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House of Commons

Monday 24 July 2006

The House met at half-past Two o’clock


[Mr. Speaker in the Chair]

Oral Answers to Questions


The Secretary of State was asked—

Yorkshire Regiment

1. Hugh Bayley (City of York) (Lab): If he will make a statement on the role of the Yorkshire Regiment. [87183]

The Minister of State, Ministry of Defence (Mr. Adam Ingram): The Yorkshire Regiment is an infantry regiment consisting of three regular battalions and one Territorial Army battalion. The 1st and 2nd Battalions fulfil the light infantry role, and the 3rd Battalion fulfils the armoured infantry role. The role of the Territorial Army battalion is to provide a contingent component to support the three regular battalions and to act as a civilian contingency reaction force for 15 Brigade. The battalion was formed on 6 June 2006 with formation parades in York, Catterick, Warminster and the Balkans.

Hugh Bayley: Will my right hon. Friend pass on the congratulations and best wishes of the Government and the House to the newly formed Yorkshire Regiment, and especially to the soldiers of the 2nd Battalion currently serving in Kosovo and the 1st Battalion soldiers, who will soon be deployed to Iraq? The Yorkshire Regiment is the only county regiment in the British Army. Does he agree that it is important to build links between the regiment and the people of Yorkshire, and for local government to do its bit by transferring the freedom of the city, which was awarded to predecessor regiments, to the new Yorkshire Regiment?

Mr. Ingram: I am only too happy to pass on those warm thoughts from my hon. Friend. He raises an important point about links between the local community and the newly formed regiment, and the need to ensure that those links have the same strength and depth as links with the former regiments. He asked whether I would support that, and I would. He asked whether I would support the granting of the freedom of the city to the new regiment. The answer is yes. I am conscious of the fact that HMS York, which has done such wonderful work recently in Lebanon, has the
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freedom of the city. I am sure that those two complementary parts of the armed forces would work well together.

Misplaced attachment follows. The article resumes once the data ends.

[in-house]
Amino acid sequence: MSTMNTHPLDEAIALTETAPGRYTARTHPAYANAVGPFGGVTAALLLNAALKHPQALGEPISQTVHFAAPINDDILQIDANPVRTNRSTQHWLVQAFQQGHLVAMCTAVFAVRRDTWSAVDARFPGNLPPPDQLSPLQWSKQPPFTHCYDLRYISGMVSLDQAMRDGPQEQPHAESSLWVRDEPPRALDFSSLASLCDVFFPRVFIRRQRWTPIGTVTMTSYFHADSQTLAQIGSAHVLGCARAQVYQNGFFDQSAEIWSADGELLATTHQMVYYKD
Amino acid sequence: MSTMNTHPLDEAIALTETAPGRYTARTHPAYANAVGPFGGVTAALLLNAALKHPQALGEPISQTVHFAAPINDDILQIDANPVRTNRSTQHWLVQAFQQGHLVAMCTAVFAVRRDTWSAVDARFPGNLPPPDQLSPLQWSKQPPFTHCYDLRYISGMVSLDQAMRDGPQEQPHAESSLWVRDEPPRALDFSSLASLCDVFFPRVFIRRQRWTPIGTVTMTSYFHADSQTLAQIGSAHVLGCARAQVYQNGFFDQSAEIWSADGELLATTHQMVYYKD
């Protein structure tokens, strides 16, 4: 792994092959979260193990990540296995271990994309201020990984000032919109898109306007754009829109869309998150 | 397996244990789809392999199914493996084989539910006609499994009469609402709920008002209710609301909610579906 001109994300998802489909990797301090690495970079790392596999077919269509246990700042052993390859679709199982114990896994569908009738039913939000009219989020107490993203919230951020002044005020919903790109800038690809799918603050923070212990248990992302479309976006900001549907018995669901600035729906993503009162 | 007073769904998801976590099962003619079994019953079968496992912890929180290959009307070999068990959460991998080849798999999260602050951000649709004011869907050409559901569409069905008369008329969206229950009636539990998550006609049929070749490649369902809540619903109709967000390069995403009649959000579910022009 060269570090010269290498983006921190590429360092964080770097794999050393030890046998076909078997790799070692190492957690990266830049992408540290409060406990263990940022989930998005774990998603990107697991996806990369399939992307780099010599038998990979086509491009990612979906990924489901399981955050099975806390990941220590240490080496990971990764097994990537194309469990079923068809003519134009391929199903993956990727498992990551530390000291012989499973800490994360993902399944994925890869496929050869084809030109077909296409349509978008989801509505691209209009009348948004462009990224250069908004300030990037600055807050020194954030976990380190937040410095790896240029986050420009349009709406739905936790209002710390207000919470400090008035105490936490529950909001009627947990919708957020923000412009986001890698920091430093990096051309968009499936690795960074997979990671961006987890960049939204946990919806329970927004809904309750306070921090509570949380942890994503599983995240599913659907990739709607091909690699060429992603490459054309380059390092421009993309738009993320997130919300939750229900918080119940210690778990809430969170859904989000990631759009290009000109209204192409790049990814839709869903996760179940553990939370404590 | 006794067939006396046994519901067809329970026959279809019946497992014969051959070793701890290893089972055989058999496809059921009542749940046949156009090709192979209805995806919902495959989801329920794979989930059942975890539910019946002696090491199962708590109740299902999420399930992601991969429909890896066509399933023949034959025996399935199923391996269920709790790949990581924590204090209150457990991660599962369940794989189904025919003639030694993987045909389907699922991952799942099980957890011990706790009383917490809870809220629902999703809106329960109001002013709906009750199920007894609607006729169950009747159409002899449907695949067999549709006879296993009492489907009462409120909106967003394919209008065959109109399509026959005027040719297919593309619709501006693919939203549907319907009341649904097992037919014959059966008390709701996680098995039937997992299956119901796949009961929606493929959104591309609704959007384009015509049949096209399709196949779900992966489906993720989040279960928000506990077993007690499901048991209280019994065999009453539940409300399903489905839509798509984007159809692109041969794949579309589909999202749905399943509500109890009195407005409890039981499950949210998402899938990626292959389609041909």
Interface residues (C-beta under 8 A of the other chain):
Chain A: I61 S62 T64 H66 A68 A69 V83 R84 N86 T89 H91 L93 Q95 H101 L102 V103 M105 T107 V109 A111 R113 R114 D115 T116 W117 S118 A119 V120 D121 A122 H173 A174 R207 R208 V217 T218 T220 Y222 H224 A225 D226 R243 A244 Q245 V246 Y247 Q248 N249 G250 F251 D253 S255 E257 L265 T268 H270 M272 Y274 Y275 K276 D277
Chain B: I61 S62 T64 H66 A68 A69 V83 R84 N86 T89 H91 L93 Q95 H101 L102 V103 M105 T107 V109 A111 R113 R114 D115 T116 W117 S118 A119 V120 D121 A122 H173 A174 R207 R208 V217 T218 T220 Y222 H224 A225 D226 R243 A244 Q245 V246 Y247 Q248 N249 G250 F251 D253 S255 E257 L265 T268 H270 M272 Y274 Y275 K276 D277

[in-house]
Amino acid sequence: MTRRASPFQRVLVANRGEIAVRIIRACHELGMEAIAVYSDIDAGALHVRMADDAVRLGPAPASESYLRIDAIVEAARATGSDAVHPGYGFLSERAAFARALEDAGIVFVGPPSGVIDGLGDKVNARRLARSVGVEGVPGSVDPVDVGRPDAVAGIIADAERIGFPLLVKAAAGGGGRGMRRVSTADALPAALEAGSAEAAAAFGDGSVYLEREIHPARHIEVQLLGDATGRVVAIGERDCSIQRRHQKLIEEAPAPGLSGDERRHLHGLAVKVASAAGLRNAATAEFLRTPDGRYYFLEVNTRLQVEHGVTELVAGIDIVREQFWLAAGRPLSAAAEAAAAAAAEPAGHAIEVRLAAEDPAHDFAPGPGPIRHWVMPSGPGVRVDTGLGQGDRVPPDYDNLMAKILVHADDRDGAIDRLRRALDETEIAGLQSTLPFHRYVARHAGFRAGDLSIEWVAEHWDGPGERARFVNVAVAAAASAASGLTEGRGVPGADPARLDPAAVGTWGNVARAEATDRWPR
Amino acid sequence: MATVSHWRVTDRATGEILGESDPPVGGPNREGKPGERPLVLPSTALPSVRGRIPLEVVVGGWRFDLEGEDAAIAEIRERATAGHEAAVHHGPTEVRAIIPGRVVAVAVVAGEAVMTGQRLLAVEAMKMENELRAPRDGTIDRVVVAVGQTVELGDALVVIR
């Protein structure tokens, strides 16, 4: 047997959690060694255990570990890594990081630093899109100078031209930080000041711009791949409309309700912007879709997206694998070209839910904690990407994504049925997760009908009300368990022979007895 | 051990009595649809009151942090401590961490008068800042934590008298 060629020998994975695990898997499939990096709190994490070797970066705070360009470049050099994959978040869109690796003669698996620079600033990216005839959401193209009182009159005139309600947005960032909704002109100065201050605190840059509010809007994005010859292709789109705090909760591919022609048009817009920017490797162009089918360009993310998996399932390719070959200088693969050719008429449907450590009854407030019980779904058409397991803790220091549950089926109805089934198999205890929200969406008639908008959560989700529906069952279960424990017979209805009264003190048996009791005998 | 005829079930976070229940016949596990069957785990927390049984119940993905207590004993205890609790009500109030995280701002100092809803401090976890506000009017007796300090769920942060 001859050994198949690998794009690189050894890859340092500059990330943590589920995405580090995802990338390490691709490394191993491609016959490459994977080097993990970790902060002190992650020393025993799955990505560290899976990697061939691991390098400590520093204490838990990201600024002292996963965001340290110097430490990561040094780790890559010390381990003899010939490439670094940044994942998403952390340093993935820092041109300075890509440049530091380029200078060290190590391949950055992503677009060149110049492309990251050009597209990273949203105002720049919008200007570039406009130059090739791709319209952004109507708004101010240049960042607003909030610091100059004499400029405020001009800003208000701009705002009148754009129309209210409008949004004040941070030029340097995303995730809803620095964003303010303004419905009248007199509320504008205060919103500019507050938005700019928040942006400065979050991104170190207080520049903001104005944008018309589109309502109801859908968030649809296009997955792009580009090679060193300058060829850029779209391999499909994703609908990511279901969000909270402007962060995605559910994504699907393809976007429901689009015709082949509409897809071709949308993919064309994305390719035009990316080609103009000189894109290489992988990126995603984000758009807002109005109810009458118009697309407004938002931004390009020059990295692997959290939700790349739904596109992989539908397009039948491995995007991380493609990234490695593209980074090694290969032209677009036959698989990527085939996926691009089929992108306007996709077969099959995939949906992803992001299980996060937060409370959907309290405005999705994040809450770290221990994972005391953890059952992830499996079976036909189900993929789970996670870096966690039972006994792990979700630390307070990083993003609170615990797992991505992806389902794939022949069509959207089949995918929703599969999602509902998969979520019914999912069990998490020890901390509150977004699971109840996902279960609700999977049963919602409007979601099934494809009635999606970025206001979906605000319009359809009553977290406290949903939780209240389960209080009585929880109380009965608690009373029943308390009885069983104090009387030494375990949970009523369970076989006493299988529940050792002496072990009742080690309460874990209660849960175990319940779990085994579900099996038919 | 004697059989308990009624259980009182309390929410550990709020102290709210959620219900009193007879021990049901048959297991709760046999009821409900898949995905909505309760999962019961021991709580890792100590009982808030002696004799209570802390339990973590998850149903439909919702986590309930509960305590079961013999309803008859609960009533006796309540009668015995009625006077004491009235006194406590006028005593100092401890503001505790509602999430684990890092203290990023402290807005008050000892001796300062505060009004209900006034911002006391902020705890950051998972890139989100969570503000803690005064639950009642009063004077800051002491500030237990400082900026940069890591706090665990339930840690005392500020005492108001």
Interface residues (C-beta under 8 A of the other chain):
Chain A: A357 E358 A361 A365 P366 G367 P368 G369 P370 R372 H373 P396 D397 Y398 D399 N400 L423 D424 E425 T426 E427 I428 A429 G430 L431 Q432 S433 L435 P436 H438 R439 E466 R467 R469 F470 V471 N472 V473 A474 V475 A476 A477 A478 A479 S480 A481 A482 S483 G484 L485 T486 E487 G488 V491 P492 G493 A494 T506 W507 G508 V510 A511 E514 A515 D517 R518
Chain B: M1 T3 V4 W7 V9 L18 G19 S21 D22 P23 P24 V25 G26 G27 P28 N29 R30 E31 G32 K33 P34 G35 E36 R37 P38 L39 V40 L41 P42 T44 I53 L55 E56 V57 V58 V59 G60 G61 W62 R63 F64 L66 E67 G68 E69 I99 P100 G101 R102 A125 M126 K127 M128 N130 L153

Mr. Robert Goodwill (Scarborough and Whitby) (Con): The Minister has already mentioned the Territorial Army battalion. A number of soldiers from the Scarborough TA centre have served with distinction in a number of theatres. Sadly, the staffing has already been cut from six to three, with an NCO in charge. We are told that further cuts will mean that there will be no full-time staff. Can the Minister reassure me that the writing is not on the wall for the Scarborough TA centre?

Mr. Ingram: I cannot off the top of my head. I will write to the hon. Gentleman. TA rebalancing involves a complex picture. It would be wrong for me to try to remember every town and every element of it. I can tell him that we have put additional full-time resources into serving the Territorial Army for the prime purpose of making sure that there is depth to what it seeks to do in individual communities. I will write to him about Scarborough. I am sorry that I do not have a detailed answer today.

Philip Davies (Shipley) (Con): Of course we all wish the men and women of the Yorkshire Regiment well, but does the Minister understand that many people in Yorkshire mourn the loss of the regiments that the Yorkshire Regiment replaced? Will he assure the House that the Government will not dismantle any more regimental history and tradition?

Mr. Ingram: The hon. Gentleman may wish to look at the history of regimental change over the decades and perhaps even the centuries. The one thing that the British Army has always been able to do is try to predict its future needs and what its shape should be, and organise things accordingly. He should also be aware that the recommendations for the new infantry structure and the whole Army structure were promulgated by the chiefs of staff. They did not come from any other drive. They were based on a number of factors, not least of which was the important change in Northern Ireland. The future Army structure and infantry structure will mean that we have more of the Regular Army available for operational requirements and duty than has applied hitherto. That must be to the benefit of our serving soldiers. There are other positive aspects. If the hon. Gentleman looks back at the statements made in the House, he may get a better understanding of the matter.

Defence Industrial Strategy

2. Sarah McCarthy-Fry (Portsmouth, North) (Lab/Co-op): What contribution the defence industrial strategy will make to supporting British armed forces and securing British jobs. [87184]